I've given up on those cloth or paper, over the ear masks.
I now sport a respirator mask. Not one of those Chinese knock-offs (I've already gone that route) but a quality American mask that is widely used in industry and by firefighters. It has a full face filter that seals surprisingly well and two, one-way exhaust vents that keep it from turning hot and damp.
I had a hard time getting one of these respirator masks. The company's web site usually shows them sold out. Same with the replaceable filters. You just have to keep going back until stock is available. They're usually sold out in minutes.
I feel a bit guilty wearing a respirator mask. That's because they don't work like the usual mask. The more common mask works to protect others, the idea being that if everyone wears one it will greatly reduce virus "shedding." However, people have stopped wearing masks in my town. I suppose it's due to the warmish weather and the idea that the island has become Covid-free. It really hasn't. This won't last long.
June is the start of tourist season here and there will be visitors coming here some probably because they think the place is Covid-safe. Some of them will likely spread the virus here anew and, by what I'm seeing during my rare outings for groceries, we'll be wide open for infection.
The respirator mask doesn't protect others. It protects the wearer. Lab tests show the filters catch 99 per cent of particles as small as .1 micron. Covid particles are said to be .3 microns in size. It's not bullet proof but it's as close as anything I've found on the market.
When people stop wearing masks, it's every body for him/herself.
Except it doesn't have to be that way. California governor Gavin Newsome has done the right thing and ordered that everyone must wear a mask in indoor public places and outdoors when physical distancing isn't possible.
The new rules require face coverings when people are riding in taxis and rideshare cars, taking public transit, standing in line to enter a building or walking through common areas like hallways, stairways, elevators and parking garages.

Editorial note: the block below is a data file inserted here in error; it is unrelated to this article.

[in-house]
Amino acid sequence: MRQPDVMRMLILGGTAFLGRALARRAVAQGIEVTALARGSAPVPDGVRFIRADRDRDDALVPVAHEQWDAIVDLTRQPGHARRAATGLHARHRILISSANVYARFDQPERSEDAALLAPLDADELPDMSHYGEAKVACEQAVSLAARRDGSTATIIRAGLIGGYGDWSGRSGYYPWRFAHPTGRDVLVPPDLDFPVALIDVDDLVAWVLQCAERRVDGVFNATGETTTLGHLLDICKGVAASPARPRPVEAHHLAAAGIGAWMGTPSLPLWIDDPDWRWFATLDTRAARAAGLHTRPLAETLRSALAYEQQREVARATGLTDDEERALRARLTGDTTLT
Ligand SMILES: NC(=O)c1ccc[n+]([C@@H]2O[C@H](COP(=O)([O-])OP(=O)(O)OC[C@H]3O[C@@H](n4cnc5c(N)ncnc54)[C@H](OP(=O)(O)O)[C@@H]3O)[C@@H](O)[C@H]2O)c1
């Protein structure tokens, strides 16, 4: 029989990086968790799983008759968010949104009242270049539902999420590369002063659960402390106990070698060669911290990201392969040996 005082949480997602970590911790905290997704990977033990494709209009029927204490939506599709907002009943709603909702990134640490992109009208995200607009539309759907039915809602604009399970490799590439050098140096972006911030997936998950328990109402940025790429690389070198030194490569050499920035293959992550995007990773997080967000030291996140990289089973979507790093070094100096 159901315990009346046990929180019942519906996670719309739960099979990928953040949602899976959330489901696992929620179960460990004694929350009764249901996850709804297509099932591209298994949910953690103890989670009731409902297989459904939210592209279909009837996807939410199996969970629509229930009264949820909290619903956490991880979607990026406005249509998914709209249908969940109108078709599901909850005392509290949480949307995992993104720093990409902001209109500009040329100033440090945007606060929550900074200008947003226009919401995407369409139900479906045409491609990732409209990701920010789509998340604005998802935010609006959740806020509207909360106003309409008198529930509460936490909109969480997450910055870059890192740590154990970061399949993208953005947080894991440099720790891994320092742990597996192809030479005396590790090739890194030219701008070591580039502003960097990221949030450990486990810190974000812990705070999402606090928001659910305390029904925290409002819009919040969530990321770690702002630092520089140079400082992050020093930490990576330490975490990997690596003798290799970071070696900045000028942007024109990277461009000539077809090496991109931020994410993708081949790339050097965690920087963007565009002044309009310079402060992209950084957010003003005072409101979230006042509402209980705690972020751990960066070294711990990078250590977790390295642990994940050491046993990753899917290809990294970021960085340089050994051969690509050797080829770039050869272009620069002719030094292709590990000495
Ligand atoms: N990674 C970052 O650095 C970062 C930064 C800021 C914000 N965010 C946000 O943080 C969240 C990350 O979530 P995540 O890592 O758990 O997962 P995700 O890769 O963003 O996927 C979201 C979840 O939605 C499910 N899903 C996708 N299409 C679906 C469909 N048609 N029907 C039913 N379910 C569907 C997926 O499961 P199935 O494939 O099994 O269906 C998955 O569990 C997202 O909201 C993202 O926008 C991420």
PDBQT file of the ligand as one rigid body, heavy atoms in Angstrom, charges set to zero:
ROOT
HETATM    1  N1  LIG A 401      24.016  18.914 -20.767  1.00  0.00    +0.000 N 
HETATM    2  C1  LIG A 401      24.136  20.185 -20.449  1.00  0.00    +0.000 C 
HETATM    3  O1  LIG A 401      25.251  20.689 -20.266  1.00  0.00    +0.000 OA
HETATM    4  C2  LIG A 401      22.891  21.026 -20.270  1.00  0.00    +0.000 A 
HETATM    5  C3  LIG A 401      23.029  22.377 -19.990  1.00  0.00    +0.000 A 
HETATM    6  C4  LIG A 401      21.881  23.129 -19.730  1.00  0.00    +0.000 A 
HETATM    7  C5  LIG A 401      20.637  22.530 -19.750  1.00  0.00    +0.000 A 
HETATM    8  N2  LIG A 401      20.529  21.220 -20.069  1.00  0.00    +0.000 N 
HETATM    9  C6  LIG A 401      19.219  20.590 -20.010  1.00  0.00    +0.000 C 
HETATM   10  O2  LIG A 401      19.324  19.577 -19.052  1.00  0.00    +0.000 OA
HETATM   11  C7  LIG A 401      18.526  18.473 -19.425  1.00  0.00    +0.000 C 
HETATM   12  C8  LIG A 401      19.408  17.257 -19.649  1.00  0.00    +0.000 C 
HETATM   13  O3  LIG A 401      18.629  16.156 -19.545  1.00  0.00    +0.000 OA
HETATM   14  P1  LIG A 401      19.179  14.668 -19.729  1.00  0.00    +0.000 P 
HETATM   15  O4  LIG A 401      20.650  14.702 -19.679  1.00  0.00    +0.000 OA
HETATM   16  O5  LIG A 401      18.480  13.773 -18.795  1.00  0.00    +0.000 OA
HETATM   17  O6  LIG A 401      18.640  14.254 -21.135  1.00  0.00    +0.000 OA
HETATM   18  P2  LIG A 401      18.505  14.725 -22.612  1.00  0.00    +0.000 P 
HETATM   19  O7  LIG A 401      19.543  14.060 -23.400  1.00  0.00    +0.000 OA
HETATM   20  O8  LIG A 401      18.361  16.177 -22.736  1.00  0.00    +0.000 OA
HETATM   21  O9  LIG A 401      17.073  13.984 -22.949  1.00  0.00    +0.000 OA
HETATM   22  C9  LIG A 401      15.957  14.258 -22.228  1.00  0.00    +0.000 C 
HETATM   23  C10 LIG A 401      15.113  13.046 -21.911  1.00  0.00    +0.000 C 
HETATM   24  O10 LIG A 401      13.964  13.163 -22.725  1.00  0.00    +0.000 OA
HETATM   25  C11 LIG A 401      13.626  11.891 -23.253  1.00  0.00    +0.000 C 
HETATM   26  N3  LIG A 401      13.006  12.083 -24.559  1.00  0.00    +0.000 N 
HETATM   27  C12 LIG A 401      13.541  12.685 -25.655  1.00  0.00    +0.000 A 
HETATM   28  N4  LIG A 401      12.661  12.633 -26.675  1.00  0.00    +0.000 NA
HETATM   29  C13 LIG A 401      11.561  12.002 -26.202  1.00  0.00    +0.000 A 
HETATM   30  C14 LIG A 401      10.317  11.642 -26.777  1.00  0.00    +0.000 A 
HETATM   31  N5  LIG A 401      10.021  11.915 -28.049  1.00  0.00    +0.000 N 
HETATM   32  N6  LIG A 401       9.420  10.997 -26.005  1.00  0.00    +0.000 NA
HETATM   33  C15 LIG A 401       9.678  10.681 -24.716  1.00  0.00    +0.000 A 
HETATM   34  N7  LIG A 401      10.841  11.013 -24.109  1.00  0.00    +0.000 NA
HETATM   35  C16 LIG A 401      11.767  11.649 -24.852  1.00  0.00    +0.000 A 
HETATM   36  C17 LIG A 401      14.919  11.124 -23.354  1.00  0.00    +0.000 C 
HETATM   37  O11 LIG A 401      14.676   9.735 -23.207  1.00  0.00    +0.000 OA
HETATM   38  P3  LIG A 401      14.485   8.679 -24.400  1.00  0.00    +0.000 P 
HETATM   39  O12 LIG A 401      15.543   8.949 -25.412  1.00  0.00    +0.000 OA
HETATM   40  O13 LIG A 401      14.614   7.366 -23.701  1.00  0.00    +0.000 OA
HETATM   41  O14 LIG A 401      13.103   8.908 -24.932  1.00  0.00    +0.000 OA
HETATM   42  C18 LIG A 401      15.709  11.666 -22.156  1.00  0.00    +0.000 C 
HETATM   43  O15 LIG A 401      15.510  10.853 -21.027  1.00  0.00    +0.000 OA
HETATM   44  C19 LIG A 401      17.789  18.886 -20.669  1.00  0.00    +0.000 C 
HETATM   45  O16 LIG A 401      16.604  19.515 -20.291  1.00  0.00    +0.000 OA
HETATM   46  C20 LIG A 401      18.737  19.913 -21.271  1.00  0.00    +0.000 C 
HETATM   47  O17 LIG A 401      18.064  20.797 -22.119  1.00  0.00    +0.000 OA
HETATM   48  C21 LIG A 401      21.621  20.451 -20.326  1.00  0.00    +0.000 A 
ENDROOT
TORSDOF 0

It also requires masks for people working in a building visited by the public even if no other people are present and at all locations where food is prepared or packaged for sale or distribution.
Masks are also required outdoors in spaces where people can’t maintain six feet of distance from one another.
Will that thing get hot in warm weather?
In case anyone thinks we don't need to worry there is this: "3 months ago, COVID-19 was not even in the top 75 causes of death in this country. Much of the last month, it was the #1 cause of death in this country." The speaker is Michael Osterholm, PhD, MPH, an internationally known expert in infectious disease epidemiology who has advised both Democratic and Republican Presidents. He has impressive credentials and serves as the Director of the Center for Infectious Disease Research and Policy. He has also served as interim Director of the Centers for Disease Control (CDC). You can read the full interview here: https://www.bluezones.com/2020/06/covid-19-straight-answers-from-top-epidemiologist-who-predicted-the-pandemic/?fbclid=IwAR0qjJFMKYOWY-yuZCTFgWhHizGWMF1eb59nRirv27ExK-DUhK2krDjcwCE
Yes, I expect a black mask will get hot if you're out in the sun. At my age, Toby, I treat the sun as if I was a vampire. I'm hoping for a wide brimmed summer hat for Father's Day.
Thanks for that terrific link.
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